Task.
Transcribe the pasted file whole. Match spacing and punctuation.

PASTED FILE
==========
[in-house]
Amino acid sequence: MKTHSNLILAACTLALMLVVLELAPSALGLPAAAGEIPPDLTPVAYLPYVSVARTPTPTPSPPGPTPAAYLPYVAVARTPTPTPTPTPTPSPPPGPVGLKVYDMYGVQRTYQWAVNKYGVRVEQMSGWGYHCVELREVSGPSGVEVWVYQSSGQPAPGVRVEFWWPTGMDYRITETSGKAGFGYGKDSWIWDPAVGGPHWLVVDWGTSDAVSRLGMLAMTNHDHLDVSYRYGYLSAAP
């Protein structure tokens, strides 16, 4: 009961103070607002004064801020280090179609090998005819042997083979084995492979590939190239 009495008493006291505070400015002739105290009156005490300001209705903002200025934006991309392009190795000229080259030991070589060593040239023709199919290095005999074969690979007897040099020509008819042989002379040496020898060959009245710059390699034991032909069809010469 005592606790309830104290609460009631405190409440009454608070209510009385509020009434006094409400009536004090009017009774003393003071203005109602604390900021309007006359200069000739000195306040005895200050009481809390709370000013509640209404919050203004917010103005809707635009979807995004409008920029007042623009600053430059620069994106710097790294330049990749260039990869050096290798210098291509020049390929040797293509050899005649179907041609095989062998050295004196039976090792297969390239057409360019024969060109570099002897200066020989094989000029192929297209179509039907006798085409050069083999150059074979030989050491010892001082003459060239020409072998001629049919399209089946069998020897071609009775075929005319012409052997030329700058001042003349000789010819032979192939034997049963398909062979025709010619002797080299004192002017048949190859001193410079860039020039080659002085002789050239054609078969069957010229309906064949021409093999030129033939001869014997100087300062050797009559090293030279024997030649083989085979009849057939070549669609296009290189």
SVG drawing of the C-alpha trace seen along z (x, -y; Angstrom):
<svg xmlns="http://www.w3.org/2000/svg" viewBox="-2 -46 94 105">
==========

[in-house]
Amino acid sequence: MKTHSNLILAACTLALMLVVLELAPSALGLPAAAGEIPPDLTPVAYLPYVSVARTPTPTPSPPGPTPAAYLPYVAVARTPTPTPTPTPTPSPPPGPVGLKVYDMYGVQRTYQWAVNKYGVRVEQMSGWGYHCVELREVSGPSGVEVWVYQSSGQPAPGVRVEFWWPTGMDYRITETSGKAGFGYGKDSWIWDPAVGGPHWLVVDWGTSDAVSRLGMLAMTNHDHLDVSYRYGYLSAAP
């Protein structure tokens, strides 16, 4: 009961103070607002004064801020280090179609090998005819042997083979084995492979590939190239 009495008493006291505070400015002739105290009156005490300001209705903002200025934006991309392009190795000229080259030991070589060593040239023709199919290095005999074969690979007897040099020509008819042989002379040496020898060959009245710059390699034991032909069809010469 005592606790309830104290609460009631405190409440009454608070209510009385509020009434006094409400009536004090009017009774003393003071203005109602604390900021309007006359200069000739000195306040005895200050009481809390709370000013509640209404919050203004917010103005809707635009979807995004409008920029007042623009600053430059620069994106710097790294330049990749260039990869050096290798210098291509020049390929040797293509050899005649179907041609095989062998050295004196039976090792297969390239057409360019024969060109570099002897200066020989094989000029192929297209179509039907006798085409050069083999150059074979030989050491010892001082003459060239020409072998001629049919399209089946069998020897071609009775075929005319012409052997030329700058001042003349000789010819032979192939034997049963398909062979025709010619002797080299004192002017048949190859001193410079860039020039080659002085002789050239054609078969069957010229309906064949021409093999030129033939001869014997100087300062050797009559090293030279024997030649083989085979009849057939070549669609296009290189």
SVG drawing of the C-alpha trace seen along z (x, -y; Angstrom):
<svg xmlns="http://www.w3.org/2000/svg" viewBox="-2 -46 94 105">